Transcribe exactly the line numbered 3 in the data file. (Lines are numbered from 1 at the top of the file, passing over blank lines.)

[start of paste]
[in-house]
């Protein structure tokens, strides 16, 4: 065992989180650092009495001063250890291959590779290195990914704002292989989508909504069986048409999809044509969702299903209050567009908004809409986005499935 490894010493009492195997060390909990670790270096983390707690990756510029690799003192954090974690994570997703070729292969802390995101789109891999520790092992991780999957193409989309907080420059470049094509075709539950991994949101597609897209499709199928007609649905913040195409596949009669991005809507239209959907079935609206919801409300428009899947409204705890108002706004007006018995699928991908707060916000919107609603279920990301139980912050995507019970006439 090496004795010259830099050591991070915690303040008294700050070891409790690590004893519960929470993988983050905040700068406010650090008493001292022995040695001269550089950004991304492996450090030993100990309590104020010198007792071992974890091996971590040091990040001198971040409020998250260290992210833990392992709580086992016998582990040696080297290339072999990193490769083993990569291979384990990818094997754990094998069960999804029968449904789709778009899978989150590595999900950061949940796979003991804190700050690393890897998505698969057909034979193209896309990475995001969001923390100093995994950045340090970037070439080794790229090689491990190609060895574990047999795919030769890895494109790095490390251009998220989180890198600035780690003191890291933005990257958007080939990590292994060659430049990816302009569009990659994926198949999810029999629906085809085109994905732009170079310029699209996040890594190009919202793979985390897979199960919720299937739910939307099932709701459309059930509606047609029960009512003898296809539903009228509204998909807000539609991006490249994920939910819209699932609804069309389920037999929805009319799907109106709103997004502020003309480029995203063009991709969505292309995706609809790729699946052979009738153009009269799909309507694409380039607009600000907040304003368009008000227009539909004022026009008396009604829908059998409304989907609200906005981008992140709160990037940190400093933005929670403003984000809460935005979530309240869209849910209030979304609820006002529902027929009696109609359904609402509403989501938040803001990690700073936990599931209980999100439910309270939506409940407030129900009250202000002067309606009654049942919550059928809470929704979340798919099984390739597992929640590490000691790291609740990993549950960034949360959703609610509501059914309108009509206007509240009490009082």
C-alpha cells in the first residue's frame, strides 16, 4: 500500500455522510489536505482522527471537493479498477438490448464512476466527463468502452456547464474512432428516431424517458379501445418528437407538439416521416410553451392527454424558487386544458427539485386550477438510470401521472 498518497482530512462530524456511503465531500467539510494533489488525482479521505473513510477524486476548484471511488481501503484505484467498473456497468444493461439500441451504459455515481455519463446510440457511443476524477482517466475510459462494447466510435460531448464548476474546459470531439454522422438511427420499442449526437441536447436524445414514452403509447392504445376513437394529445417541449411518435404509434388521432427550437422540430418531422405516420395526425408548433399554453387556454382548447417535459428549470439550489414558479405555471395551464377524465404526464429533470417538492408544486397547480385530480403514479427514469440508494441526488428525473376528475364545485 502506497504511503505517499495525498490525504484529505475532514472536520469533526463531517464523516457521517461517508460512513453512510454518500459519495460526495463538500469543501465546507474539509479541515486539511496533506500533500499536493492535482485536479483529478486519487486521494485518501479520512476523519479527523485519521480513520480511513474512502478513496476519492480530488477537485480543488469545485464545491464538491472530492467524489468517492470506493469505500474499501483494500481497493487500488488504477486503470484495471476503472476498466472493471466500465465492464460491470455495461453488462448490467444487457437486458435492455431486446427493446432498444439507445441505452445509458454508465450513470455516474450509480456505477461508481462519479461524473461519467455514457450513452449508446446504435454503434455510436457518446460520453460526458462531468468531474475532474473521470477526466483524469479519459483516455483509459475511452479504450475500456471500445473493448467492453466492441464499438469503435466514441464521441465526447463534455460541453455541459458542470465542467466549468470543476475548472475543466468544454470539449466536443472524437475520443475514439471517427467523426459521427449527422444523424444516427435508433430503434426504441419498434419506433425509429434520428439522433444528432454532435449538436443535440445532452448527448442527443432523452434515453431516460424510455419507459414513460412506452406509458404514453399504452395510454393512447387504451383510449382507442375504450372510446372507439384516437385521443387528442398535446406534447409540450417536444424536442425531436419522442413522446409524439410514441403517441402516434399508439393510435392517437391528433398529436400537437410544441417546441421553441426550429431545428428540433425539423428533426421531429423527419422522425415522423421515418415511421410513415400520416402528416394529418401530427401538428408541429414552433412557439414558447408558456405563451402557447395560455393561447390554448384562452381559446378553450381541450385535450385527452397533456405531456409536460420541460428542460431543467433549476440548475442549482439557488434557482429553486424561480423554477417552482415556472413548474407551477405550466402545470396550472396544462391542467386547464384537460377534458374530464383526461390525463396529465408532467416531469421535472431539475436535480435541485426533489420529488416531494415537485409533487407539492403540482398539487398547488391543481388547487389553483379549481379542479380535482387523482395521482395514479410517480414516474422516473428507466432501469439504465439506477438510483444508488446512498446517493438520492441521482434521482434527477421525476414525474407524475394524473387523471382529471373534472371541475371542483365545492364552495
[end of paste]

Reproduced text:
C-alpha cells in the first residue's frame, strides 16, 4: 500500500455522510489536505482522527471537493479498477438490448464512476466527463468502452456547464474512432428516431424517458379501445418528437407538439416521416410553451392527454424558487386544458427539485386550477438510470401521472 498518497482530512462530524456511503465531500467539510494533489488525482479521505473513510477524486476548484471511488481501503484505484467498473456497468444493461439500441451504459455515481455519463446510440457511443476524477482517466475510459462494447466510435460531448464548476474546459470531439454522422438511427420499442449526437441536447436524445414514452403509447392504445376513437394529445417541449411518435404509434388521432427550437422540430418531422405516420395526425408548433399554453387556454382548447417535459428549470439550489414558479405555471395551464377524465404526464429533470417538492408544486397547480385530480403514479427514469440508494441526488428525473376528475364545485 502506497504511503505517499495525498490525504484529505475532514472536520469533526463531517464523516457521517461517508460512513453512510454518500459519495460526495463538500469543501465546507474539509479541515486539511496533506500533500499536493492535482485536479483529478486519487486521494485518501479520512476523519479527523485519521480513520480511513474512502478513496476519492480530488477537485480543488469545485464545491464538491472530492467524489468517492470506493469505500474499501483494500481497493487500488488504477486503470484495471476503472476498466472493471466500465465492464460491470455495461453488462448490467444487457437486458435492455431486446427493446432498444439507445441505452445509458454508465450513470455516474450509480456505477461508481462519479461524473461519467455514457450513452449508446446504435454503434455510436457518446460520453460526458462531468468531474475532474473521470477526466483524469479519459483516455483509459475511452479504450475500456471500445473493448467492453466492441464499438469503435466514441464521441465526447463534455460541453455541459458542470465542467466549468470543476475548472475543466468544454470539449466536443472524437475520443475514439471517427467523426459521427449527422444523424444516427435508433430503434426504441419498434419506433425509429434520428439522433444528432454532435449538436443535440445532452448527448442527443432523452434515453431516460424510455419507459414513460412506452406509458404514453399504452395510454393512447387504451383510449382507442375504450372510446372507439384516437385521443387528442398535446406534447409540450417536444424536442425531436419522442413522446409524439410514441403517441402516434399508439393510435392517437391528433398529436400537437410544441417546441421553441426550429431545428428540433425539423428533426421531429423527419422522425415522423421515418415511421410513415400520416402528416394529418401530427401538428408541429414552433412557439414558447408558456405563451402557447395560455393561447390554448384562452381559446378553450381541450385535450385527452397533456405531456409536460420541460428542460431543467433549476440548475442549482439557488434557482429553486424561480423554477417552482415556472413548474407551477405550466402545470396550472396544462391542467386547464384537460377534458374530464383526461390525463396529465408532467416531469421535472431539475436535480435541485426533489420529488416531494415537485409533487407539492403540482398539487398547488391543481388547487389553483379549481379542479380535482387523482395521482395514479410517480414516474422516473428507466432501469439504465439506477438510483444508488446512498446517493438520492441521482434521482434527477421525476414525474407524475394524473387523471382529471373534472371541475371542483365545492364552495